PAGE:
And finally, the degree course was highly rewarding for me personally. My degree course in Frankfurt didn’t just become the basis for building up my own professional network in Frankfurt – more importantly, I made many new friends there. We all have shared values, and I enormously appreciate their personal integrity and specialist skills. In fact, I very much hope that many of the contacts I made at Frankfurt School will continue to work with me throughout my future career. Quite apart from this, my time with my friends and fellow-students on the FS campus was really good fun. Yes, there were stressful periods – like exam periods, for example – but there were also the parties and events afterwards, and I shall certainly take great pleasure in my memories of certain episodes well into the future.

What’s your favourite memory of your time at Frankfurt School?

Well, given the many events and experiences that characterised my degree course, that’s not an easy question to answer! One of my funniest and also loveliest memories is undoubtedly an experience we had just after we’d set up FS Fellows. We had a meeting in the evening, and I happened to have three bottles of champagne and a basket of pretzels in my case, left over from my leaving party at Commerzbank. We had all these provisions, so the four of us decided to go over to the library after the meeting so we could all work on the “Champagne and Pretzels Problem”. We spent the whole evening – until just before midnight – sitting in one of the study rooms, working our way through the champagne and swapping stories. The whole thing was funny simply because it was so spontaneous. Anyway, it was certainly one of many cheerful happenings I like to think back on.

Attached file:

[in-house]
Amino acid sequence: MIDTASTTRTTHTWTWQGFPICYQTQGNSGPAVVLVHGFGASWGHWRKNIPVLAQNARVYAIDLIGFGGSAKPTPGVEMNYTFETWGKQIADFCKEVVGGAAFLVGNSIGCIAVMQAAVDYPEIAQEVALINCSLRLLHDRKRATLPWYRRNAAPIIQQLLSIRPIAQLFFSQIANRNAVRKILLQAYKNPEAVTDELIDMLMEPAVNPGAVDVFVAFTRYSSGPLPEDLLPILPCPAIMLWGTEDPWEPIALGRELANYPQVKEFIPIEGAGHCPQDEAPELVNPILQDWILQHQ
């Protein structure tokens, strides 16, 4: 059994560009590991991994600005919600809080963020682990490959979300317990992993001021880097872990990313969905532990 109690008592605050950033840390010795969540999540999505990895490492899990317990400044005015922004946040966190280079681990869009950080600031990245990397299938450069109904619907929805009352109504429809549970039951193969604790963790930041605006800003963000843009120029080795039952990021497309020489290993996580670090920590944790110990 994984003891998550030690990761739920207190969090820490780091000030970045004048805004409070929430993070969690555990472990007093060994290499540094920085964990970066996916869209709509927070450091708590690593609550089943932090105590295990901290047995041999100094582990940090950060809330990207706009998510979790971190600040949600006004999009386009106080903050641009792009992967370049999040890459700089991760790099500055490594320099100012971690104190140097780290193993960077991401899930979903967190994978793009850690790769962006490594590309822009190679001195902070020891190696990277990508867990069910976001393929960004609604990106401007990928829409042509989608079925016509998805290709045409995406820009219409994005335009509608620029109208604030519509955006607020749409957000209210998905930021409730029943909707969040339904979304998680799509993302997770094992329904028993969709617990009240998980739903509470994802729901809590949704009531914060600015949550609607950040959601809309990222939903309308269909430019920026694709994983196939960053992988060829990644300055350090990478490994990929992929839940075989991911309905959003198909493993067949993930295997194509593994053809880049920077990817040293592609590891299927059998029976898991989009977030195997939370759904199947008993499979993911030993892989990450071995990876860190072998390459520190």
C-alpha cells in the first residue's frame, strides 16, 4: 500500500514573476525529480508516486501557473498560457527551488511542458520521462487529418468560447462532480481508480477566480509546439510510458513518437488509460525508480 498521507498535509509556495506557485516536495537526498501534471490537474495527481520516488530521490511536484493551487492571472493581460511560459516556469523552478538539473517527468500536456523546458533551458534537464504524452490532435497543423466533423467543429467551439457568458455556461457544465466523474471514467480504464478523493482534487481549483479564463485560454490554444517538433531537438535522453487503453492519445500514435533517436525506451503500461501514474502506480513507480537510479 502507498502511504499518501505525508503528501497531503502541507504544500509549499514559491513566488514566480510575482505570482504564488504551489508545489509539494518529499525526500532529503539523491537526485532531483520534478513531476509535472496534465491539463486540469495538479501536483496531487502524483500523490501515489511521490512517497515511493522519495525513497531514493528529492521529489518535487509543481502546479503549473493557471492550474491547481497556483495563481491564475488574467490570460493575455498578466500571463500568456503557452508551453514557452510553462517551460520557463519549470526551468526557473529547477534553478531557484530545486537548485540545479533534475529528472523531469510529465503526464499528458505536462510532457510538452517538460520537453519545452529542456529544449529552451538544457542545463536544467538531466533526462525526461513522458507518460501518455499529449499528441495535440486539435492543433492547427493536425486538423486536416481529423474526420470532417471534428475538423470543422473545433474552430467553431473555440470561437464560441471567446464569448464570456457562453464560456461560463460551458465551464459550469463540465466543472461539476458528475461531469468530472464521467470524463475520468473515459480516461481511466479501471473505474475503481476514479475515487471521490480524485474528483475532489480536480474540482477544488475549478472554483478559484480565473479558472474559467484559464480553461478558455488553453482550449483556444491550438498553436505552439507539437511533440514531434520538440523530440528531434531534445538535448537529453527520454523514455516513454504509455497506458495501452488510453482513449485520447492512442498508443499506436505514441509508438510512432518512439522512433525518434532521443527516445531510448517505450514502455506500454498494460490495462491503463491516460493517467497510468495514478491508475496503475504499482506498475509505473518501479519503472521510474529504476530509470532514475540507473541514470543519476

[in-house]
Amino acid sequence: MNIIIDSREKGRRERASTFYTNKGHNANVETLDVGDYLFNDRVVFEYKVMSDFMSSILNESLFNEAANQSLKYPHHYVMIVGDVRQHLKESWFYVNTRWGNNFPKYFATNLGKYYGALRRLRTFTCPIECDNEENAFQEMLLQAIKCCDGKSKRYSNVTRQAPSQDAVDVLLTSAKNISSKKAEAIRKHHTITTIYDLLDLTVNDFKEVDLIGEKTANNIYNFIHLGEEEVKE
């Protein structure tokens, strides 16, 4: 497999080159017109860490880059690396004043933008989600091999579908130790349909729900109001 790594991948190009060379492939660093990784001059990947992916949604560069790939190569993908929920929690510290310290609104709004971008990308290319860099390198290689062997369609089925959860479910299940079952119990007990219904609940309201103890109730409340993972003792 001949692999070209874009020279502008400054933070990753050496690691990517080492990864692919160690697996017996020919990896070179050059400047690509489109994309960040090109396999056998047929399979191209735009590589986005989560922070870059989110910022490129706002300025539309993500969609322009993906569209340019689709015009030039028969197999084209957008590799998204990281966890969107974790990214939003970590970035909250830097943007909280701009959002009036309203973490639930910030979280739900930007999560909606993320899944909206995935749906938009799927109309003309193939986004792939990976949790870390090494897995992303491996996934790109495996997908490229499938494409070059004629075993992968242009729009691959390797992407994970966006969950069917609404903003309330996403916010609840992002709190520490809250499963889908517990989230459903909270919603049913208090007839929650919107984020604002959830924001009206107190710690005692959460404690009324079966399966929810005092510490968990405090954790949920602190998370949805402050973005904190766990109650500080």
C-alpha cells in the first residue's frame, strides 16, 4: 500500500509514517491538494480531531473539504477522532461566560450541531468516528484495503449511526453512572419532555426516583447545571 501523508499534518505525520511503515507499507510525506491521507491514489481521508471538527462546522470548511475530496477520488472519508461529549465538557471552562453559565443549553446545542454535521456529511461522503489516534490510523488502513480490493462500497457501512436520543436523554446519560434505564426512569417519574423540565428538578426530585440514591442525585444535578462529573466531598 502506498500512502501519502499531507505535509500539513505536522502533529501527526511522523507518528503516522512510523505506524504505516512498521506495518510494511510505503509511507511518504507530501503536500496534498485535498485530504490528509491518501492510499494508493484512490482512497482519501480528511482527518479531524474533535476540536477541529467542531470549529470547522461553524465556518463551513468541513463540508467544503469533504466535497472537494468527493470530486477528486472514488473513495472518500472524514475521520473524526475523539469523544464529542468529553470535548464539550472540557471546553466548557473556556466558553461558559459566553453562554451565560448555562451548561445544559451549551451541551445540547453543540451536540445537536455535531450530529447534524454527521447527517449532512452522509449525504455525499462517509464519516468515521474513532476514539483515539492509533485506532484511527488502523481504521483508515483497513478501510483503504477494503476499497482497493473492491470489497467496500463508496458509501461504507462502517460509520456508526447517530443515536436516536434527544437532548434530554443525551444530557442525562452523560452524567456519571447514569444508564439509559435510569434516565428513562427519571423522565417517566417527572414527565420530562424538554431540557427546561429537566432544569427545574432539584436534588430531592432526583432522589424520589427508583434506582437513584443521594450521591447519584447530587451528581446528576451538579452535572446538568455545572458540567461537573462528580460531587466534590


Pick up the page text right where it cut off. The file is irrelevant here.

In your opinion, how important are alumni for a business school? What do you think alumni can do for their alma mater?

Your studies have to end sometime, your expertise becomes outdated, even the grades you got in your exams eventually become irrelevant. The only thing that has any lasting value is your personal relationships with the people whose experiences and values you share. Students – indeed, universities – should always assess the significance of a business school’s alumni base from this long-term perspective.

In terms of teaching, or even on-the-job training, it’s difficult for universities to differentiate themselves. Offering a good education isn’t really a key strategic advantage for a university, because other universities are also perfectly capable of recruiting competent professors and lecturers. In fact, one could even say that if you want to learn financial models like CAPM or Black-Scholes, you don’t necessarily have to study at Frankfurt School, or indeed any other well-known university. It’s the kind of thing you could learn at a small, unknown college.